Moti Bazaar is at least 120 years old. It sits in the heart of Rawalpindi city, and is visited by shoppers from across the Potohar region, Azad Kashmir and Khyber Pakhtunkhwa. “From newborns’ clothing to anything you would need for a wedding, you can get everything at Moti Bazaar – that’s what it’s famous for,” explains a trader from the market, who is also the spokesperson for the supreme council of Rawalpindi traders.
The market was named after a local resident, Moti Lal, who opened the gates of his haveli to orphans and women who escaped the satti ritual during the 1880s. Moti Lal’s haveli still stands in the middle of the market, but is now used as a government school for boys. The building originally served as a Kanya Ashram, and gradually, women at the ashram began selling homemade clothes and handicrafts.
With the passage of time, those few shops turned into a bustling marketplace that has spread to the adjoining streets.
Home to over 1,400 shops, this is what is now known as Moti Bazaar.
The market is known for items most often bought by women: stitched and unstitched fabrics, wedding attire, cosmetics, jewellery, baby clothes, wedding decorations and more. Mohammad Hussain is a tailor who has worked at Moti Bazaar for over 35 years. “The bazaar has changed a lot over the last three decades,” he recalled. “Back then, the bazaar had a small number of shops and a lot of customers, but now there are a lot of shops, the bazaar is expanding, but the customers are decreasing.”
Moti Bazaar is made up of around 12 markets, with narrow streets that connect various roads and lead to one central location. Each street has its own, unique variety. If one street is known for its selection of shoes, the other is famous for wedding dresses; if one carries unstitched fabric, the other bangles and jewellery.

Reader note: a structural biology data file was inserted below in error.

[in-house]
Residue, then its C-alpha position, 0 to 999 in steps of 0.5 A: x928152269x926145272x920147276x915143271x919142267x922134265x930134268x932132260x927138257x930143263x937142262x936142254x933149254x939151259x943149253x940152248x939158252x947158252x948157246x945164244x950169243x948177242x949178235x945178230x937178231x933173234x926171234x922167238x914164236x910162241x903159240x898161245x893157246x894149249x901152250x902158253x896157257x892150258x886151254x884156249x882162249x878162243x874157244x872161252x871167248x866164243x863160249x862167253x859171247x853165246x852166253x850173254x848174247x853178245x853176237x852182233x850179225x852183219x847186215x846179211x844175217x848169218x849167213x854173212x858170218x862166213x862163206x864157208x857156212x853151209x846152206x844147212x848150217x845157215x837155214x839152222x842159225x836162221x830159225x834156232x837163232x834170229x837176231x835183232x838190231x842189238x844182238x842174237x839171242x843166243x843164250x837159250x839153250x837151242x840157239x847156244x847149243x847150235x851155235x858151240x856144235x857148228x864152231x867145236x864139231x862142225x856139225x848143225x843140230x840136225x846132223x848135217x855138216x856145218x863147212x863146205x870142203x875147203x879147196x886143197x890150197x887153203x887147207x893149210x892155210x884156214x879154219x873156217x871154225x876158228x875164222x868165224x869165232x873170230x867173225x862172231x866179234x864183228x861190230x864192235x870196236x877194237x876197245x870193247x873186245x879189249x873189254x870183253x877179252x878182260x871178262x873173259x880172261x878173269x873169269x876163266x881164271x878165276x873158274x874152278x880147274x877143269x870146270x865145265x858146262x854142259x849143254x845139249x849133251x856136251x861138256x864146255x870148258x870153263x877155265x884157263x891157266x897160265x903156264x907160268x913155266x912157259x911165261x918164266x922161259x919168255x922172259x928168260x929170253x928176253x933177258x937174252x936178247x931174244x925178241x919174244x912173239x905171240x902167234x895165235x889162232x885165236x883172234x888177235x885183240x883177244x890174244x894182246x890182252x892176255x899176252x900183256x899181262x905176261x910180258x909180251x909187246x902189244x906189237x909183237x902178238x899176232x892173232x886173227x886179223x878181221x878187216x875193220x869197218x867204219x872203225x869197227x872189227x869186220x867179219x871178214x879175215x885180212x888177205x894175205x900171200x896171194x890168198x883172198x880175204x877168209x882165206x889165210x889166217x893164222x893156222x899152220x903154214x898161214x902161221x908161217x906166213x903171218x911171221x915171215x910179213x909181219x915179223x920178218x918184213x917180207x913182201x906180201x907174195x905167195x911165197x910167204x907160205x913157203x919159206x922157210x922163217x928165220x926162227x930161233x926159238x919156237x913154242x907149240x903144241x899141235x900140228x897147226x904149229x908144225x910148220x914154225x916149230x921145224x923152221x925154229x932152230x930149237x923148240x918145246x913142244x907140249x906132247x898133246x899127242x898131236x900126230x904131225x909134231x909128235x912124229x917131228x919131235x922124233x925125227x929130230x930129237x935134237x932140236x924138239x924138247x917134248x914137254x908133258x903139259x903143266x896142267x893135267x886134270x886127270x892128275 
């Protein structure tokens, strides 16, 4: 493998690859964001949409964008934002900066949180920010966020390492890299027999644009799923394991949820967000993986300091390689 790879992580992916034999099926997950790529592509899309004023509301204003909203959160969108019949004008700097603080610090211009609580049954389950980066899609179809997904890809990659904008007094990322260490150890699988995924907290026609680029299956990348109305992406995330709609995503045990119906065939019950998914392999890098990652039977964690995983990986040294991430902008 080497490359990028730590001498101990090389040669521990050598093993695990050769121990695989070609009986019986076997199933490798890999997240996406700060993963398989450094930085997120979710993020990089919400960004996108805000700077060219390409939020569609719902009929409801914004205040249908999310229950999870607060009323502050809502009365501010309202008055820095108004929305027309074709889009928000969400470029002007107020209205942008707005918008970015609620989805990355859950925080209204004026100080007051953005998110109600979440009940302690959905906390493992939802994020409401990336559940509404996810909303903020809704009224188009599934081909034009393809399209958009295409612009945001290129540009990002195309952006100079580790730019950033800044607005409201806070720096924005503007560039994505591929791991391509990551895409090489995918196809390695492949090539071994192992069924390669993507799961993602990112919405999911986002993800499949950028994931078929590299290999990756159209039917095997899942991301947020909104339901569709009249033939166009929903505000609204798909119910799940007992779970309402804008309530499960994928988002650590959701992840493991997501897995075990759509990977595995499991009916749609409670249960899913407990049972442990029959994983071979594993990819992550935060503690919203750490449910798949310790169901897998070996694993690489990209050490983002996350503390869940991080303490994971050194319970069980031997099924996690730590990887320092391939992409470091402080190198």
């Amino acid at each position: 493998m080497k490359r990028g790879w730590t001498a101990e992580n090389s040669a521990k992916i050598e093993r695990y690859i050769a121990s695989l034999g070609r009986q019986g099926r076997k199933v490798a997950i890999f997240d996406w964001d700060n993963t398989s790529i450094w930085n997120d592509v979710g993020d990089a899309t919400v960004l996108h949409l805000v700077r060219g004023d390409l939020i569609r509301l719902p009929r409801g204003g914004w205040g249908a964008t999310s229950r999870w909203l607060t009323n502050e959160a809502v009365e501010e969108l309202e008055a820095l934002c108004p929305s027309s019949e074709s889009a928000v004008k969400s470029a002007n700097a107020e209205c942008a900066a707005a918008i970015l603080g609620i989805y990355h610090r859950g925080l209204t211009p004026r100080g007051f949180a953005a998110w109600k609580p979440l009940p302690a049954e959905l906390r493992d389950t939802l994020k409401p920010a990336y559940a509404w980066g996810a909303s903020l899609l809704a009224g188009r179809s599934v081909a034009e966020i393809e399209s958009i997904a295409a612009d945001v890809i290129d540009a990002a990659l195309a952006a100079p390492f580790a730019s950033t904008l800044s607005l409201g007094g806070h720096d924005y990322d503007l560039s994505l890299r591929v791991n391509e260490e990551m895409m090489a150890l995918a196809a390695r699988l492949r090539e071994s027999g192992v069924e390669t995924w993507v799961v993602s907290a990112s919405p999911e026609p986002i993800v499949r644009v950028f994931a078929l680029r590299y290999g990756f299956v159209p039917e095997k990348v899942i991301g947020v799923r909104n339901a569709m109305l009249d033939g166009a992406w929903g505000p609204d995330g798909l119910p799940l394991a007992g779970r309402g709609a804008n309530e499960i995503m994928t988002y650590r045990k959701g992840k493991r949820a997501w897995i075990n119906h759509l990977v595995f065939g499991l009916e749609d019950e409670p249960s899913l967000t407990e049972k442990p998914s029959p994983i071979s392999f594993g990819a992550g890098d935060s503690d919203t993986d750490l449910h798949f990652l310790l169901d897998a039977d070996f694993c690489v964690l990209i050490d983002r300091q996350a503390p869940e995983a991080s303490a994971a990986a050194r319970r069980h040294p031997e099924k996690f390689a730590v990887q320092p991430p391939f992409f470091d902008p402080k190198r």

“The bazaar has a unique history. It is known primarily as a women’s bazaar, since most of the shoppers are women and women’s items are available here at lower prices than at other markets,” Malik Naseer, the general secretary of the Moti Bazaar traders union, said. But according to Mr Naseer, this also creates a unique problem for the market’s shoppers and sales people: women pickpockets.
“Moti Bazaar has narrow streets, which are usually overcrowded. We have cases, almost daily, where women pick pockets. Even if we catch them red handed no one is interested in registering a case against them,” Mr Naseer said. “We expect the government and the police to provide a mechanism through which such wrongdoings are snubbed.” Sheikh Awais, a young shopkeeper at a traditional dress shop is from the third generation of a family that has done business in Moti Bazaar. “My grandfather started this business here many years ago. He imported traditional clothes from Sindh and southern Punjab, and since then we have done well here,” he said.
“After my father, my brother and I took up the business.”
“We lived in the UK for over two decades, but we came back to shop for my daughter’s wedding,” a shopper from Gujar Khan, Mrs Qureshi, said. “There are many other markets and malls where we can get a lot of things, but I think wedding shopping is incomplete without a visit to Moti Bazaar.”
Published in Dawn, January 31st, 2016